At the time, I wrote that the broadcast of the band's final concert was a disappointment, in that it didn't rise to the majesty of the moment. It looked like just another arena concert recording, and didn't capture the connection between the fans and a legendary band almost certainly playing their last ever show.
Fortunately, "Long Time Running" fills that void and perfectly captures the emotional long goodbye to The Tragically Hip. There's little in the way of philosophizing about why the band means what it does, and no critics appear to explain the appeal of the Hip. It's an intensely personal (sometimes uncomfortably so -- details of Downie's treatment and recovery can be difficult to hear) look at the band's final tour from their innermost circle. Everyone who appears is part of their extended family, from the neurologist who performed Downie's surgery (a longtime fan and friend of the band), to Downie's hatmaker who saw her work as a way to give back to the band for providing decades of memories, to their tour, sound and security staff, most of which have worked with them for over twenty years.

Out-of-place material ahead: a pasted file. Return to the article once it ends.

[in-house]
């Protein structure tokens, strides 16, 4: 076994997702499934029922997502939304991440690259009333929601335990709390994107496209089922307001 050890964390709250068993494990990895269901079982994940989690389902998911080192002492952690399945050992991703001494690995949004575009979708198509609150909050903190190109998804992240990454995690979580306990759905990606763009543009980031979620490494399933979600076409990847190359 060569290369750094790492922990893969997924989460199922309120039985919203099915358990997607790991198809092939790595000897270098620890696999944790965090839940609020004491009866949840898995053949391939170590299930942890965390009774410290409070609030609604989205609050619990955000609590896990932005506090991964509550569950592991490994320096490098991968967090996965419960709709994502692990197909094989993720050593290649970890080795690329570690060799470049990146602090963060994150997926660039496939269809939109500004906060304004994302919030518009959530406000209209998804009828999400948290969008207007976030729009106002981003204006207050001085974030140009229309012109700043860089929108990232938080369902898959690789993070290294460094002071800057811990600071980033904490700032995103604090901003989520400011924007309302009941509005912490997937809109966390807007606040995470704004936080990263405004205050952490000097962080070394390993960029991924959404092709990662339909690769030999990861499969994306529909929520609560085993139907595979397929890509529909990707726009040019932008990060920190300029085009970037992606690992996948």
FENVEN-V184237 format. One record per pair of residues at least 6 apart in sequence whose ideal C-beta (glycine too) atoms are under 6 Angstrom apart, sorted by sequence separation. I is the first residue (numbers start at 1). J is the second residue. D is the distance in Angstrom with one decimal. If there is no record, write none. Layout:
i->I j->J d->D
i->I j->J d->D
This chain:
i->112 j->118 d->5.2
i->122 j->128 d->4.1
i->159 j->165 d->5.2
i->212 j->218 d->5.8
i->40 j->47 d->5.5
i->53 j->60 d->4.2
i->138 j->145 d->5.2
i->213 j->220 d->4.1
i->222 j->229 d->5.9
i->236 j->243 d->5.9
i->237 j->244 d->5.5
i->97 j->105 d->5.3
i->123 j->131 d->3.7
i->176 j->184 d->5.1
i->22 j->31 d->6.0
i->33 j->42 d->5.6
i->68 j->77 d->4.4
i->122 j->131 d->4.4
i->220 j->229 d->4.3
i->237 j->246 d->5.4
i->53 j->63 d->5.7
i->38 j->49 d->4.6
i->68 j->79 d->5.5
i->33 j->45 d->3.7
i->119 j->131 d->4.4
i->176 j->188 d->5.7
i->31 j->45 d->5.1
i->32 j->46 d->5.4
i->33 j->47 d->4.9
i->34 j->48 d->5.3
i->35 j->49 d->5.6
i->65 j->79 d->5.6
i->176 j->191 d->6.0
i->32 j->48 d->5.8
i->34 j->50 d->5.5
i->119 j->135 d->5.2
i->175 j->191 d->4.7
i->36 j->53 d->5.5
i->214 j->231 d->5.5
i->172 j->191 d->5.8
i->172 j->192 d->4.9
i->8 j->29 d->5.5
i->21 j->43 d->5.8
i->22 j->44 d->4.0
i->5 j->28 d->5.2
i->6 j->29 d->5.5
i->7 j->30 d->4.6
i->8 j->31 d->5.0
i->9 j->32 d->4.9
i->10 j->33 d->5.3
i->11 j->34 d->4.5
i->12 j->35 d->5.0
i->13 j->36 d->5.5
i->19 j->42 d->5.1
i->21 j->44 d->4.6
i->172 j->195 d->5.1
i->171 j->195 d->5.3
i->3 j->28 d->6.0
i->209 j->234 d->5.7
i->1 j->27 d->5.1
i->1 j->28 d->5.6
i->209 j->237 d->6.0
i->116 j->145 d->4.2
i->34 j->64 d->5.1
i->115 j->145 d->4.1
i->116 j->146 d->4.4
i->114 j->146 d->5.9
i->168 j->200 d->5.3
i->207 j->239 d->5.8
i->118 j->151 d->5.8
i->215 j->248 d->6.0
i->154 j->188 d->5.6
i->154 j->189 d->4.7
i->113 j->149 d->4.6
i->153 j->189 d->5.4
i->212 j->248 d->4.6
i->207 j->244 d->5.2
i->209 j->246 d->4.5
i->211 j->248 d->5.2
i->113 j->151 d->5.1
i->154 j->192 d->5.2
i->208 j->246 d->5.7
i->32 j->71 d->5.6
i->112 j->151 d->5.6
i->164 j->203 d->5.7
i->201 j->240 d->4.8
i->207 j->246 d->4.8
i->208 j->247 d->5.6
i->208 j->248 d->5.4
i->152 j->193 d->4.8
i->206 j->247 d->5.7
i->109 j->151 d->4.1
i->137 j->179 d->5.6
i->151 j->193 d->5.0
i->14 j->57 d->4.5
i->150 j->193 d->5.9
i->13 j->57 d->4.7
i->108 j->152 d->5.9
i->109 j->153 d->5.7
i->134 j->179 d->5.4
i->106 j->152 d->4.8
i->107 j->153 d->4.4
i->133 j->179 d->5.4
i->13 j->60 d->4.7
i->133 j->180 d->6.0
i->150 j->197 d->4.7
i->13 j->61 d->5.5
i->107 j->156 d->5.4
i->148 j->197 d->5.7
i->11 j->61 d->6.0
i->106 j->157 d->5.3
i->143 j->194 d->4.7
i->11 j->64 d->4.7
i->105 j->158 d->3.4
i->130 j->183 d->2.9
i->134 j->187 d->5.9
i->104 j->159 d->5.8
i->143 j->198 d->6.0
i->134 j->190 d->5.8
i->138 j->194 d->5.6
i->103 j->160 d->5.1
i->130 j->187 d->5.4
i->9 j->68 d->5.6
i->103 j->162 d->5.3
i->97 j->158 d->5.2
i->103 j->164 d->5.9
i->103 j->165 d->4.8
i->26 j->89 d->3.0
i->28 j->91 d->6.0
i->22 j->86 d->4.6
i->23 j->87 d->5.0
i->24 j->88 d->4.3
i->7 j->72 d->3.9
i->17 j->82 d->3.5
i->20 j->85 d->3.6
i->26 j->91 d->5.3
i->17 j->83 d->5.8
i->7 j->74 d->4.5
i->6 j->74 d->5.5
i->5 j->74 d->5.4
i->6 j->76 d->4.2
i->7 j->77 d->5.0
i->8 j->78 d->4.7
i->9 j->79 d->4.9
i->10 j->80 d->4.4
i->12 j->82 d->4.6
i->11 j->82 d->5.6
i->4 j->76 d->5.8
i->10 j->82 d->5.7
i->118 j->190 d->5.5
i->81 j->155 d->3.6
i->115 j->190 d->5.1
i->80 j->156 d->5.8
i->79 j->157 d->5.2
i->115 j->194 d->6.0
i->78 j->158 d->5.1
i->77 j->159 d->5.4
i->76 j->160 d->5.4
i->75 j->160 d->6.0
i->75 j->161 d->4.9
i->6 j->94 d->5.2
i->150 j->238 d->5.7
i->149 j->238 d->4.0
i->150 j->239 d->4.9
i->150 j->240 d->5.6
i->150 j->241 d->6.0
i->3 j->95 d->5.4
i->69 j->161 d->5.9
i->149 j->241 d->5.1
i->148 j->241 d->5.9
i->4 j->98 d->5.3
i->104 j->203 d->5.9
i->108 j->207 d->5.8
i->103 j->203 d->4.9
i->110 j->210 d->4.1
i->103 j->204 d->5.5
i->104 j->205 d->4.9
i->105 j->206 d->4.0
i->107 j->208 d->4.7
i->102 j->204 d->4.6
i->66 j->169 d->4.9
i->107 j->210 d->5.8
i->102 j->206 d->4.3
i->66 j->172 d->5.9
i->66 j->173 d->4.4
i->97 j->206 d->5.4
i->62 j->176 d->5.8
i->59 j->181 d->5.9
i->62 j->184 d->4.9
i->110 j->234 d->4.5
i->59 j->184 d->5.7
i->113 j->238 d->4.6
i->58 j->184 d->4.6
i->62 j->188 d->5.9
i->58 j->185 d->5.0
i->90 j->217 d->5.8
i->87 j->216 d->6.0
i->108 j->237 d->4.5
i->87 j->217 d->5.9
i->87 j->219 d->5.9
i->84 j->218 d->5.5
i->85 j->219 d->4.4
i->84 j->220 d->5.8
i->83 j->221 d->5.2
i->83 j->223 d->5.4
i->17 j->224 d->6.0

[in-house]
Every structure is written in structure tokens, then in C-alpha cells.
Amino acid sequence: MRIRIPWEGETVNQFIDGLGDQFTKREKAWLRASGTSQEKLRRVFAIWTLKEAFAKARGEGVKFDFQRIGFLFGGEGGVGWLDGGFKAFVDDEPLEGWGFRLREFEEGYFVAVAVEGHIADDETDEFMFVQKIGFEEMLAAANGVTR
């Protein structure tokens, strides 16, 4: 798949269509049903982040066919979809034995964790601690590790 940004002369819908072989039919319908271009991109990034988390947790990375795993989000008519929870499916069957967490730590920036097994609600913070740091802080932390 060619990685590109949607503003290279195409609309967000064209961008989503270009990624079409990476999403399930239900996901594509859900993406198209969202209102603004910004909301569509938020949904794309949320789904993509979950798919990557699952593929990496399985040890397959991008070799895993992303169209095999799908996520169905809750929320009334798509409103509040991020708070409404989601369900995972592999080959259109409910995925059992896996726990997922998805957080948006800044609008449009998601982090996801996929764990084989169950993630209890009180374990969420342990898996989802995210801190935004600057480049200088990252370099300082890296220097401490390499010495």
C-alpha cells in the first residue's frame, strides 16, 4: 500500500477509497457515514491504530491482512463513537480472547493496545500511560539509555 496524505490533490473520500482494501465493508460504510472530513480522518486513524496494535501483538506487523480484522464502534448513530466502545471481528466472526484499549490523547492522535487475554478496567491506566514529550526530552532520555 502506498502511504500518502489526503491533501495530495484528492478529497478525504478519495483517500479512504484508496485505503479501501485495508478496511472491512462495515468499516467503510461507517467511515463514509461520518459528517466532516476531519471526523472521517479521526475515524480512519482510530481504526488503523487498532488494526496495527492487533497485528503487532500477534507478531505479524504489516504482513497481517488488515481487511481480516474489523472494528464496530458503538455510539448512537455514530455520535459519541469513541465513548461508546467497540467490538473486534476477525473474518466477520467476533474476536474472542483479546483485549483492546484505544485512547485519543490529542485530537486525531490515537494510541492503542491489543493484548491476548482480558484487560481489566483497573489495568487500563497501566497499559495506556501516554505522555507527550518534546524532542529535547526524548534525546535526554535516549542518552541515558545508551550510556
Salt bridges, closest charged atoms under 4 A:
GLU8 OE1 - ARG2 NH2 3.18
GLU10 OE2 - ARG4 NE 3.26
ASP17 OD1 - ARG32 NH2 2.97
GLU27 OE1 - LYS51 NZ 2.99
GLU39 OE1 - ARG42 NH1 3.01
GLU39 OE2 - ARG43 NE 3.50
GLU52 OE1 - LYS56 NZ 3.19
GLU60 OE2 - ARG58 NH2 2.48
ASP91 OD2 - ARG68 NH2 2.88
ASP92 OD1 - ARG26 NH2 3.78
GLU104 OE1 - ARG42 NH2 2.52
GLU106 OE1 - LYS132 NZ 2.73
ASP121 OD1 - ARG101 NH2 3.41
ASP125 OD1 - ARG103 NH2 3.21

The filmmakers (Jennifer Baichwal and Nicholas de Pencier, two more long time friends of the Hip) were asked to do the project only five days before the start of the tour, and yet with such little preparation, they almost telepathically knew how to wring the best possible footage from the band and their audiences. They try hard not to turn their film into the Downie Show, but like the tour itself, it couldn't not be. Frail and shirtless, standing in his underwear before a show, Downie could look any less of a maverick poet rockstar. Then he begins his pre-show ritual, which includes shining his own shoes -- he explains that it's something he's done for his entire career. Amazingly, Downie brings the same determination and intensity to monotonous shoe shining that he does to his on stage singing. Then he gets dressed in that night's pair of shiny pants and outrageous hat and suddenly he looks twenty years younger, a gleaming larger than life rock star. The transformation would have made David Bowie proud. The confused, emaciated, bearded singer we saw in his first post-chemo rehearsal in Toronto one year before is a distant memory.